While some would call it an inevitable eventuality, others were taken a bit aback when Google teased a wearable SDK at SXSW a couple weeks back, and later announced Android Wear. For those of you playing at home, Google has created no fewer than five variants of the Android OS tuned to a specific piece or style of hardware to date - Google TV, Chromecast (which does indeed run Android), Google Glass, Nexus Q, and now Android Wear.
Google threw the tech world a curveball today with its new Android Wear platform, a wearable version of Android that's starting with "smart" watches. Digging through some of the developer documentation reveals even more information on the upcoming platform than what's in the consumer-facing videos. After reading through the developer site, a rough image of Android Wear begins to take shape.
There are three major functions of Wear: a Google Now-style "homescreen" with a a scrollable list of cards, a notification system that alerts you to information from your smartphone, and a series of contextual tools that pop up during certain activities.
That new smartwatch may not be the first platform that comes to mind when the urge comes to kill time gaming, but Pebble wants to change that. Today at the Game Developer's Conference in San Francisco, the company announced three games that it's immediately making available for its smartwatch. The three titles - Mr. Runner, Icon Pop Quiz, and Hatchi - all come from different developers, and as you can see below, they're now just a tap away in the Pebble appstore.
It's no mystery that Google has been poking around wearable gadgets for quite some time. The list of projects seems to keep growing as we hear about rumors of an LG-made smartwatch, another prototype watch designed by Motorola, and of course, Google's own Glass. Earlier today at SXSW, Sundar Pichai took to the stage to announce plans to release a brand new SDK for Android-based wearable devices in about two weeks.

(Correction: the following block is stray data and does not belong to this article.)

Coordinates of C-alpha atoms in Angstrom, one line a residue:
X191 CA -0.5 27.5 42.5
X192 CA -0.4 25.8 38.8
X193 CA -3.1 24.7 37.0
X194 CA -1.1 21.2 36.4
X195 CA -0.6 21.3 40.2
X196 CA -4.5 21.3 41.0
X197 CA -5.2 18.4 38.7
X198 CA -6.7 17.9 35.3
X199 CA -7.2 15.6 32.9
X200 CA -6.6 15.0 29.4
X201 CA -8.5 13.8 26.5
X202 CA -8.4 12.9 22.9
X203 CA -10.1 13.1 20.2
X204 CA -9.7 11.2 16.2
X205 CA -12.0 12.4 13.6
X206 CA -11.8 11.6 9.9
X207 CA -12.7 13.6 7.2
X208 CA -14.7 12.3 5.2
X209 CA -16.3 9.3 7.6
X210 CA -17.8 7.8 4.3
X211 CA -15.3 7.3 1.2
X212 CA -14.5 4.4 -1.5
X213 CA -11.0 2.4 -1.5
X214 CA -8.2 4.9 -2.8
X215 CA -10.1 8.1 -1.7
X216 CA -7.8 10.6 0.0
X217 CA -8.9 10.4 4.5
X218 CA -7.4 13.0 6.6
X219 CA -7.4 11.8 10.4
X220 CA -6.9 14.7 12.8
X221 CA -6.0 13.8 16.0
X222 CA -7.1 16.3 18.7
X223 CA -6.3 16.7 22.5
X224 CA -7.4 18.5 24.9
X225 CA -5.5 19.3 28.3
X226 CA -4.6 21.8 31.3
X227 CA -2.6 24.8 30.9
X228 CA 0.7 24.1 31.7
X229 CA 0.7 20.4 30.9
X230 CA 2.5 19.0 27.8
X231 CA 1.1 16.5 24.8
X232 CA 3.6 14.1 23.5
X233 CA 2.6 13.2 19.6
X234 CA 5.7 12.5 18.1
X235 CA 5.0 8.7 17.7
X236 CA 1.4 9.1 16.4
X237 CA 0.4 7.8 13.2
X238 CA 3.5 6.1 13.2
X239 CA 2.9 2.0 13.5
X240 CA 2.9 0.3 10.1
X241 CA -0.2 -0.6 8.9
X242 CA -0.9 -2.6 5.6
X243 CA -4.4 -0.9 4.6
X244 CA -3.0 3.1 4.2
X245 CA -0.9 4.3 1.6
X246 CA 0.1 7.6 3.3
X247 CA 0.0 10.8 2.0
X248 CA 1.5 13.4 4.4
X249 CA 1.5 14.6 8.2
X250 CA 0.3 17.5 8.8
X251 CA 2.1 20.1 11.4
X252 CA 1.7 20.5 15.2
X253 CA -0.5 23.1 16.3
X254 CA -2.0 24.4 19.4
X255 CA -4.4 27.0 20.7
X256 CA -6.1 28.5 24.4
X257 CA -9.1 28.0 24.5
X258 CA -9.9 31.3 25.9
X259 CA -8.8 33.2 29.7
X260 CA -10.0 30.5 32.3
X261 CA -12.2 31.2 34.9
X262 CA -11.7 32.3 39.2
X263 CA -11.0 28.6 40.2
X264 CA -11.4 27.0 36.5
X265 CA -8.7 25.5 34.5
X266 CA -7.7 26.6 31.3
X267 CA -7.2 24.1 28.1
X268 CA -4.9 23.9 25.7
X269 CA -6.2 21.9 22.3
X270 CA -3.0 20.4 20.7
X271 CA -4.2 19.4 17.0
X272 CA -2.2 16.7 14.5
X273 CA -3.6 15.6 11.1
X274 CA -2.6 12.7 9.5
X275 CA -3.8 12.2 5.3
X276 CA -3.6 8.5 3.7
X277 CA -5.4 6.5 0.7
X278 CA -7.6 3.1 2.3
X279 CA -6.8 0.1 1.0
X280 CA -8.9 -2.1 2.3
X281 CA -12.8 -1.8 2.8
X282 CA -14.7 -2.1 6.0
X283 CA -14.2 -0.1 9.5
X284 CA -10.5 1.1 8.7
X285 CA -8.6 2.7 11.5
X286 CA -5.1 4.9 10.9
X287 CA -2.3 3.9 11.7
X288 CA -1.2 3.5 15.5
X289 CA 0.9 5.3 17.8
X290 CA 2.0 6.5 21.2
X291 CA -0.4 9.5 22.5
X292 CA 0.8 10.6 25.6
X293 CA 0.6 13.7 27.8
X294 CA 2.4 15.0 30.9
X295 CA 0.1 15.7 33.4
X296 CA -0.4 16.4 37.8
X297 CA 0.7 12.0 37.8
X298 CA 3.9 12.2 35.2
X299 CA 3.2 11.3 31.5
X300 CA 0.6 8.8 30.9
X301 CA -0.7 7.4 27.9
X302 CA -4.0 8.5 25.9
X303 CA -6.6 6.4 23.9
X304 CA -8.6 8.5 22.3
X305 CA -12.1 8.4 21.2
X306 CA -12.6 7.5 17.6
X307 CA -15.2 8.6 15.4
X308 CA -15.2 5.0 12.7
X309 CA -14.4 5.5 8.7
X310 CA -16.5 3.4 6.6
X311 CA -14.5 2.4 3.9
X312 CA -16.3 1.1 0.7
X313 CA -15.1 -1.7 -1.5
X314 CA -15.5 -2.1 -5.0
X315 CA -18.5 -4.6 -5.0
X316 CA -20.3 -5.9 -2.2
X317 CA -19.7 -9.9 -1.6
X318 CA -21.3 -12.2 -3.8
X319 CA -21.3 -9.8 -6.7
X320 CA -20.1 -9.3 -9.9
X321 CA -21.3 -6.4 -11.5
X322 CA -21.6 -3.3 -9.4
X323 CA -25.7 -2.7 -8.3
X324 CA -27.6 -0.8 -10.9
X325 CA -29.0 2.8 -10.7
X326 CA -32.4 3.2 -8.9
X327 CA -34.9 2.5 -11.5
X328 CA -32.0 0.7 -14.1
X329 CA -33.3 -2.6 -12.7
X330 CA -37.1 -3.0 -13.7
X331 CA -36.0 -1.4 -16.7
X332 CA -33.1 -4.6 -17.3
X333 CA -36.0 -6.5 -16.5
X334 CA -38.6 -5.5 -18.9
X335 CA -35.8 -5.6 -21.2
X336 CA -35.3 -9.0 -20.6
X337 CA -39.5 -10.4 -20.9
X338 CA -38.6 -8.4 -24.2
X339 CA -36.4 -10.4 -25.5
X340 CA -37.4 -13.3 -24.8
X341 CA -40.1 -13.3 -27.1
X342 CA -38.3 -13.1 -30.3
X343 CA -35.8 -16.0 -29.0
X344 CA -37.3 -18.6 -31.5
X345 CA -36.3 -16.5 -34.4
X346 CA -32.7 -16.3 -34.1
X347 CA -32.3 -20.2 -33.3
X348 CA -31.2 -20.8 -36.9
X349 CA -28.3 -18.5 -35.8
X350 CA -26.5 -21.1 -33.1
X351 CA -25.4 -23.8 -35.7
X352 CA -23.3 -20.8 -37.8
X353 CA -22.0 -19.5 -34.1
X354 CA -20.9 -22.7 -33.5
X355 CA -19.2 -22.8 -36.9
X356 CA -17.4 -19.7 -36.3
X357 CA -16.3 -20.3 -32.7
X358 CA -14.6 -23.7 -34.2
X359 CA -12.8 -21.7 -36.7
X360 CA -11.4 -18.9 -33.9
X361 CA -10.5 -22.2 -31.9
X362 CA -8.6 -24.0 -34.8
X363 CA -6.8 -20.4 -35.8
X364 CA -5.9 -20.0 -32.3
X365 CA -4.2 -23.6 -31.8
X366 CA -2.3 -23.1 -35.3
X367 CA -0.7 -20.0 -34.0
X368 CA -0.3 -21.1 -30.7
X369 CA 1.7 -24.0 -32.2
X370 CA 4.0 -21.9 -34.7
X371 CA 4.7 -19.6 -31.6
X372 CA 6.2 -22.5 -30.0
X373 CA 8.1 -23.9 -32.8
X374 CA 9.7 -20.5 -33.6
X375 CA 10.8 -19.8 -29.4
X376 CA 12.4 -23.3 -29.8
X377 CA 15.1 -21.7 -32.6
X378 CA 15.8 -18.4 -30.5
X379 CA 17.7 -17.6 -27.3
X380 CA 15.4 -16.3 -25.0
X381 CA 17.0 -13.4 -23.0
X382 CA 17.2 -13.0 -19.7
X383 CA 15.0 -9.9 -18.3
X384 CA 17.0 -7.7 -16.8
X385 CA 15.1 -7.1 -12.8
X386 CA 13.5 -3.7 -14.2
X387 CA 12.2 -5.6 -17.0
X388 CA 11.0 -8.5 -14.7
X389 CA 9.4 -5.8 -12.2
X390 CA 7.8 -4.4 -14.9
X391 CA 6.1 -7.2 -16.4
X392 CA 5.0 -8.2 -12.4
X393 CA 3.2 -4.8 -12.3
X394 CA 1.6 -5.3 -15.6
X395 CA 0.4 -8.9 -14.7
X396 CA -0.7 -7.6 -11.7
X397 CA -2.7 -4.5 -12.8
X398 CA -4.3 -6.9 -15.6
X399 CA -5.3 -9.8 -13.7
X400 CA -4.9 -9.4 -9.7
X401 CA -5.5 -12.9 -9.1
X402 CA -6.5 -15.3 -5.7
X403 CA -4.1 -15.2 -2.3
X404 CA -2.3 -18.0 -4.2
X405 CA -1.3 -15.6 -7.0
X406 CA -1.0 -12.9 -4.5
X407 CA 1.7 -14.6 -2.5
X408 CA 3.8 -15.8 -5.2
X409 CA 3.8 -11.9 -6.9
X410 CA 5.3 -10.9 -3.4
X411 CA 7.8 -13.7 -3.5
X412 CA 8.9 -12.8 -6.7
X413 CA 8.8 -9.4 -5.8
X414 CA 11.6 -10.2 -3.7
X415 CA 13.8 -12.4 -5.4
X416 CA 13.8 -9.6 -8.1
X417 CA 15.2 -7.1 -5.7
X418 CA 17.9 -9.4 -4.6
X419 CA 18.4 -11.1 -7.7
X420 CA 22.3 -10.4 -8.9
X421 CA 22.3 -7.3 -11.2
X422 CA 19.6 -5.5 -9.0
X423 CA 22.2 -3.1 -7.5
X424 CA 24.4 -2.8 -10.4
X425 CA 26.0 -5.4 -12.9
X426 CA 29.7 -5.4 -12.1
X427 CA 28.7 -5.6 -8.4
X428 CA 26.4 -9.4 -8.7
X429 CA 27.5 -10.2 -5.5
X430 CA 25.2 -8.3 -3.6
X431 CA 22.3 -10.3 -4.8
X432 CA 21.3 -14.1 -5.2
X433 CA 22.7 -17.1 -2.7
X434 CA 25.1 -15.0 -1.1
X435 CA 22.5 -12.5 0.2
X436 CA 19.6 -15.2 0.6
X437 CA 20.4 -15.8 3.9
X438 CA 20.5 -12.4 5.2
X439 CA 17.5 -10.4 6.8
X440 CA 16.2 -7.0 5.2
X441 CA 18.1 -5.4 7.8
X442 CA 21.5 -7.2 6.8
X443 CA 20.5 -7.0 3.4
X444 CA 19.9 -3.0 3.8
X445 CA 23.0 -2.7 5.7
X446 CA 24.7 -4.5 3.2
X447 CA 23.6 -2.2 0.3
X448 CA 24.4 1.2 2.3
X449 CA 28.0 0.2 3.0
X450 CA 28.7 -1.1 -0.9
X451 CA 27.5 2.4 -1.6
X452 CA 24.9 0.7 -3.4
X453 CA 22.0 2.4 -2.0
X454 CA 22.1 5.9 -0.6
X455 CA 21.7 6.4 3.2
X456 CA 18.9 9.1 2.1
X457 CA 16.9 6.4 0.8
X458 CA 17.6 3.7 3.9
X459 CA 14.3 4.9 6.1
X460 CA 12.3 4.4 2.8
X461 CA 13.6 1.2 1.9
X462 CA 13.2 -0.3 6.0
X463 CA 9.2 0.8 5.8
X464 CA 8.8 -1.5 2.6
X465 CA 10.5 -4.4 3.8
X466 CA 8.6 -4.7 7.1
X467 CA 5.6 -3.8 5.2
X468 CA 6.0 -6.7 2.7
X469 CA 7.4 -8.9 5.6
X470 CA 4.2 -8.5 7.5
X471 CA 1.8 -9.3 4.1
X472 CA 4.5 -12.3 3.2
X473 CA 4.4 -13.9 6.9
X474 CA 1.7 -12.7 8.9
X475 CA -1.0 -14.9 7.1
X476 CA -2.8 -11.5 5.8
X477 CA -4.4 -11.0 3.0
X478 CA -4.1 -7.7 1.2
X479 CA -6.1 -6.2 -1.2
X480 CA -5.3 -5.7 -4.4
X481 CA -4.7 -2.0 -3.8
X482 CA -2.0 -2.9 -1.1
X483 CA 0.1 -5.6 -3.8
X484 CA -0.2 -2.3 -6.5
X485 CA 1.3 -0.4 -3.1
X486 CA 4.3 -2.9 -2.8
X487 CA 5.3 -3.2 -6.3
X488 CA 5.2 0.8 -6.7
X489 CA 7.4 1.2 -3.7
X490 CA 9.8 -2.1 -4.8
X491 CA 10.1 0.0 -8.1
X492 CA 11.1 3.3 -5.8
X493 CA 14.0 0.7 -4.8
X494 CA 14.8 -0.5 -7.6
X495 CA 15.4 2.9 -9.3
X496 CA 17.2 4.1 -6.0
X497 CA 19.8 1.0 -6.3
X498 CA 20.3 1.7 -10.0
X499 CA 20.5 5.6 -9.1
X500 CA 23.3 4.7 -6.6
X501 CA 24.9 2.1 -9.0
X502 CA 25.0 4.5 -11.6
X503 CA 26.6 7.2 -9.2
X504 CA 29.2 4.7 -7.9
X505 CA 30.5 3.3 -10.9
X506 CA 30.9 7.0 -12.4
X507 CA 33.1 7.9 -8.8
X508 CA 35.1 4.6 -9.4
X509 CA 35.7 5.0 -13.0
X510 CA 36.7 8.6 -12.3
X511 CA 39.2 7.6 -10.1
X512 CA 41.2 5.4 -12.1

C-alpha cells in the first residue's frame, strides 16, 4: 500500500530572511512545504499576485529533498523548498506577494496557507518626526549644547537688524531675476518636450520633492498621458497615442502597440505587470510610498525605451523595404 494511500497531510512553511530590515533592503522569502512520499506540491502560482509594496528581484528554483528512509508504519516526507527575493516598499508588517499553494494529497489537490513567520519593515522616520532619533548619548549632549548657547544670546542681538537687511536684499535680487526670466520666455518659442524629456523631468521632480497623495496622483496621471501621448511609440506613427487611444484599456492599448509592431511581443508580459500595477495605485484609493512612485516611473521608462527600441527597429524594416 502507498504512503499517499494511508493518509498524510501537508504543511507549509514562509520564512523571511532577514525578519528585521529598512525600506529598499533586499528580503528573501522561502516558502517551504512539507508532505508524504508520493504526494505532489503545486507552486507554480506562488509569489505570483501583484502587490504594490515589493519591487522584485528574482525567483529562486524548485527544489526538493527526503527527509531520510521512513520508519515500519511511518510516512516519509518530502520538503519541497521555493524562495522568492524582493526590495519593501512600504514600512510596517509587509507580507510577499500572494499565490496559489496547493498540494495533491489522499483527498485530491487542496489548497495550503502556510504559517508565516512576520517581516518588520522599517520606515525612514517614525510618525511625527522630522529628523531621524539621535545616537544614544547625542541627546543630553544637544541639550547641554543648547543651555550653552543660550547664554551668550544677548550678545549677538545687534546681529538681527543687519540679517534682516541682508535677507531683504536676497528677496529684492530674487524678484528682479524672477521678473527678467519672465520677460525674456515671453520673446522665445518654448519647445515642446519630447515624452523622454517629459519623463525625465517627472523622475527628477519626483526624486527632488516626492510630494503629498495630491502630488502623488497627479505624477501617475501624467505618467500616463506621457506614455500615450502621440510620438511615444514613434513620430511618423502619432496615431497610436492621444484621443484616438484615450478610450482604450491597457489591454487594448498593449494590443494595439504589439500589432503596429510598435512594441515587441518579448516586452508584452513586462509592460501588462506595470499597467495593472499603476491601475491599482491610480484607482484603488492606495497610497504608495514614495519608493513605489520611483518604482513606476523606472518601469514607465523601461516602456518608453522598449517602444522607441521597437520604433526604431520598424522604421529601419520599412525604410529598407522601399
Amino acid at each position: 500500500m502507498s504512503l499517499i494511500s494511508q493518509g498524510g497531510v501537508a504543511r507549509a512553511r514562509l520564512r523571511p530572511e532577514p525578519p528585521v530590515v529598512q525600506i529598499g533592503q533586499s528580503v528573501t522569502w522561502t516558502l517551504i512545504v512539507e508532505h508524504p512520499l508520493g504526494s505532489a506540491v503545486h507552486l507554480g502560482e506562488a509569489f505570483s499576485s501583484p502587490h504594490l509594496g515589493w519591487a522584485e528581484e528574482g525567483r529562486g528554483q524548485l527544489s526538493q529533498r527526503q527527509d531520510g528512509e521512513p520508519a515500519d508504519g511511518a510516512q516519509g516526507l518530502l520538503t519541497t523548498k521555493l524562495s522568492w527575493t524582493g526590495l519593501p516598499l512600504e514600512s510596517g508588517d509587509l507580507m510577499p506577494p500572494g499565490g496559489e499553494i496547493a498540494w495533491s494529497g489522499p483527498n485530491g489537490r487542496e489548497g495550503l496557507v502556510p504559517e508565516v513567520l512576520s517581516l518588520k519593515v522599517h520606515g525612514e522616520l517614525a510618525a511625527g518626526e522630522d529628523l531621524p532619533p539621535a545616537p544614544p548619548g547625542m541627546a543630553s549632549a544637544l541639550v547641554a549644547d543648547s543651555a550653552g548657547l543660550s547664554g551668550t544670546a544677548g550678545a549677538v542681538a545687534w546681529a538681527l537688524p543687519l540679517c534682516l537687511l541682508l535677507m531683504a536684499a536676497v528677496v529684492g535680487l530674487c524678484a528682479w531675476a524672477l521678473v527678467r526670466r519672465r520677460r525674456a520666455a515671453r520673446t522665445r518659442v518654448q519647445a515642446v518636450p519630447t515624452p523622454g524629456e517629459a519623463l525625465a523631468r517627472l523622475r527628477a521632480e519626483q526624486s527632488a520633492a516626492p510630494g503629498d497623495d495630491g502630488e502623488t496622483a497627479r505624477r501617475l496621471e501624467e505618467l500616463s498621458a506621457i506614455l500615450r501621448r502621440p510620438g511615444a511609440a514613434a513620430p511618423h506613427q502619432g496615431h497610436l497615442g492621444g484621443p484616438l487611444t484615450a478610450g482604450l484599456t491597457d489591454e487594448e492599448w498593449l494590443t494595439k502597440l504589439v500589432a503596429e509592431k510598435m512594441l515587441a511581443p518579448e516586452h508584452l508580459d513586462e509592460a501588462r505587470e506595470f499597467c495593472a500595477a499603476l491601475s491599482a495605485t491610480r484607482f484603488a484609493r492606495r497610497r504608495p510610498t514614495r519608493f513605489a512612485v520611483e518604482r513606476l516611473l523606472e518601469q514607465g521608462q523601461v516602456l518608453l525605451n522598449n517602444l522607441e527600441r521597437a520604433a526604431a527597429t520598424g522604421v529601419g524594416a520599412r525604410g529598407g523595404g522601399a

The smartwatch craze has gotten a little out of hand, if you'll pardon the pun. Various manufacturers and innumerable crowdfunding campaigns seem ready to leap into the shallow waters already populated by Pebble, Sony, Fitbit and the like. Just because Samsung's Galaxy Gear is the most mainstream of these wearable devices doesn't mean it's the best - on the contrary, in addition to general dissatisfaction with the somewhat rushed hardware, many reviewers found themselves questioning the need for a relatively powerful and feature-filled device on their wrist.
A few days ago, we published a story about Google's possibly upcoming smartwatch. Current rumors suggest that the watch may be ready in time for Google I/O, and that it might be made by LG. We also mentioned that we had heard of a Motorola prototype previously - a prototype that may have been scrapped in favor of a new design from the manufacturer who made the Nexus 4 and 5.
Motorola Mobility held a Q&A session at Mobile World Congress today, and while there wasn't much in the way of spectacle to coincide with the event, there were quite a few substantive announcements. For starters, the company is working on a watch that will be available some time this year. This won't be the first thing Motorola's tried to strap onto our wrists, but the company says style and battery life are two things it intends to address, and it would prefer to create a piece of jewelry rather than ugly tech.
Love it or hate it, the smartwatch is a category that seemingly every manufacturer still wants to conquer. No matter how many devices debut, and no matter how they perform, it seems there are those companies who still think that they have the right solution. According to TechCrunch, @evleaks, and others, Google is one such company, and plans to debut its own smartwatch before or during this year's Google I/O conference.
Samsung leaks have been harder to come by as of late - with the Galaxy S5 probably arriving at a press event on Monday, we still haven't seen hide nor hair of the hardware. But perennial leaker Evleaks has just posted two photos of what appear to be successors to the Galaxy Gear smartwatch, the Gear 2 and Gear 2 Neo. According to a later tweet, the watches may drop the standard "Galaxy" branding.
If you've been eyeing the Qualcomm Toq, but $350 was a bit much for your taste, it might be time to take another look. Qualcomm just dropped the price of its smartwatch by a Benjamin, leaving it at a more palatable $250 with free shipping. This puts the full-color wearable at a mere $1 above the price of its closest competitor, the black & white-only Pebble Steel.
The timing may not be a coincidence after a report from Bloomberg suggested HTC is making a smartwatch based on the Toq and plans to show it off at Mobile World Congress.